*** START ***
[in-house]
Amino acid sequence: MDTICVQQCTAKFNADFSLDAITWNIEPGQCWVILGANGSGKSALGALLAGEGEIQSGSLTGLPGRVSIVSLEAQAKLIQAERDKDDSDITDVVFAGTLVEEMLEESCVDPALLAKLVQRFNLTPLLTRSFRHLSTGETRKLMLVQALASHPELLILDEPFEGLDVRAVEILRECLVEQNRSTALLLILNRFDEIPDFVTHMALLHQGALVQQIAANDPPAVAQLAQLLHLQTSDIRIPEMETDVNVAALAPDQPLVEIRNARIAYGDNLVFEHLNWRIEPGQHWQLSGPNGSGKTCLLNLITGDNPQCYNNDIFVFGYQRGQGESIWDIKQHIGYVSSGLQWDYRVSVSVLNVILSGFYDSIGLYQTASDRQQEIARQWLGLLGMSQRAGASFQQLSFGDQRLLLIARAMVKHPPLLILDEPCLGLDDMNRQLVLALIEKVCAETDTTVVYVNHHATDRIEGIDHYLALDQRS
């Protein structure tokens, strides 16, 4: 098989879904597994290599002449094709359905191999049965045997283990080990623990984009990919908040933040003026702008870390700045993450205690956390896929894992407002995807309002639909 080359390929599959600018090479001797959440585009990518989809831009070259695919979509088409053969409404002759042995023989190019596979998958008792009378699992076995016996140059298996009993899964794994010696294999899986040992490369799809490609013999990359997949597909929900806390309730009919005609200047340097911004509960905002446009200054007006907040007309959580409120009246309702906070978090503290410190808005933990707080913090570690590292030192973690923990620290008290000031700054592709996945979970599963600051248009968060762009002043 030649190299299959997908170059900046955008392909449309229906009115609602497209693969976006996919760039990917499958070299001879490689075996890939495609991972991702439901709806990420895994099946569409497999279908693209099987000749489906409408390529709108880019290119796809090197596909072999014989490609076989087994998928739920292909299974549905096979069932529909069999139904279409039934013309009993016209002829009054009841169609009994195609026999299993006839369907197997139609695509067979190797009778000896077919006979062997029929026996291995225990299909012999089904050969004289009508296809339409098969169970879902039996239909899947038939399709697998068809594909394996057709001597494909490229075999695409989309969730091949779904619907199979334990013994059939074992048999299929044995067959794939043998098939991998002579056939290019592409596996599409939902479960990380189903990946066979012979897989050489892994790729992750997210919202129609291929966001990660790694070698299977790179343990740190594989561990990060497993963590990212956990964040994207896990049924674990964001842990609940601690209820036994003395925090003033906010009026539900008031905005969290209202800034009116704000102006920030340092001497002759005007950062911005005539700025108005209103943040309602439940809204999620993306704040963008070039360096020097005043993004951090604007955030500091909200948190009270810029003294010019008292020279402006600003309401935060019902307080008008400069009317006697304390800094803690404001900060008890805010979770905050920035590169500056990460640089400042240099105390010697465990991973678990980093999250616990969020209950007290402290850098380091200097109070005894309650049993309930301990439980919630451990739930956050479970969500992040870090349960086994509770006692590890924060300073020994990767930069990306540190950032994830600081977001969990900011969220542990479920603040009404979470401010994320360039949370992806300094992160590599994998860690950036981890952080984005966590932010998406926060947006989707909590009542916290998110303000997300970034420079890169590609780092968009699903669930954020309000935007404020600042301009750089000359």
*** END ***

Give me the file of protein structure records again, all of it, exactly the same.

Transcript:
[in-house]
Amino acid sequence: MDTICVQQCTAKFNADFSLDAITWNIEPGQCWVILGANGSGKSALGALLAGEGEIQSGSLTGLPGRVSIVSLEAQAKLIQAERDKDDSDITDVVFAGTLVEEMLEESCVDPALLAKLVQRFNLTPLLTRSFRHLSTGETRKLMLVQALASHPELLILDEPFEGLDVRAVEILRECLVEQNRSTALLLILNRFDEIPDFVTHMALLHQGALVQQIAANDPPAVAQLAQLLHLQTSDIRIPEMETDVNVAALAPDQPLVEIRNARIAYGDNLVFEHLNWRIEPGQHWQLSGPNGSGKTCLLNLITGDNPQCYNNDIFVFGYQRGQGESIWDIKQHIGYVSSGLQWDYRVSVSVLNVILSGFYDSIGLYQTASDRQQEIARQWLGLLGMSQRAGASFQQLSFGDQRLLLIARAMVKHPPLLILDEPCLGLDDMNRQLVLALIEKVCAETDTTVVYVNHHATDRIEGIDHYLALDQRS
């Protein structure tokens, strides 16, 4: 098989879904597994290599002449094709359905191999049965045997283990080990623990984009990919908040933040003026702008870390700045993450205690956390896929894992407002995807309002639909 080359390929599959600018090479001797959440585009990518989809831009070259695919979509088409053969409404002759042995023989190019596979998958008792009378699992076995016996140059298996009993899964794994010696294999899986040992490369799809490609013999990359997949597909929900806390309730009919005609200047340097911004509960905002446009200054007006907040007309959580409120009246309702906070978090503290410190808005933990707080913090570690590292030192973690923990620290008290000031700054592709996945979970599963600051248009968060762009002043 030649190299299959997908170059900046955008392909449309229906009115609602497209693969976006996919760039990917499958070299001879490689075996890939495609991972991702439901709806990420895994099946569409497999279908693209099987000749489906409408390529709108880019290119796809090197596909072999014989490609076989087994998928739920292909299974549905096979069932529909069999139904279409039934013309009993016209002829009054009841169609009994195609026999299993006839369907197997139609695509067979190797009778000896077919006979062997029929026996291995225990299909012999089904050969004289009508296809339409098969169970879902039996239909899947038939399709697998068809594909394996057709001597494909490229075999695409989309969730091949779904619907199979334990013994059939074992048999299929044995067959794939043998098939991998002579056939290019592409596996599409939902479960990380189903990946066979012979897989050489892994790729992750997210919202129609291929966001990660790694070698299977790179343990740190594989561990990060497993963590990212956990964040994207896990049924674990964001842990609940601690209820036994003395925090003033906010009026539900008031905005969290209202800034009116704000102006920030340092001497002759005007950062911005005539700025108005209103943040309602439940809204999620993306704040963008070039360096020097005043993004951090604007955030500091909200948190009270810029003294010019008292020279402006600003309401935060019902307080008008400069009317006697304390800094803690404001900060008890805010979770905050920035590169500056990460640089400042240099105390010697465990991973678990980093999250616990969020209950007290402290850098380091200097109070005894309650049993309930301990439980919630451990739930956050479970969500992040870090349960086994509770006692590890924060300073020994990767930069990306540190950032994830600081977001969990900011969220542990479920603040009404979470401010994320360039949370992806300094992160590599994998860690950036981890952080984005966590932010998406926060947006989707909590009542916290998110303000997300970034420079890169590609780092968009699903669930954020309000935007404020600042301009750089000359």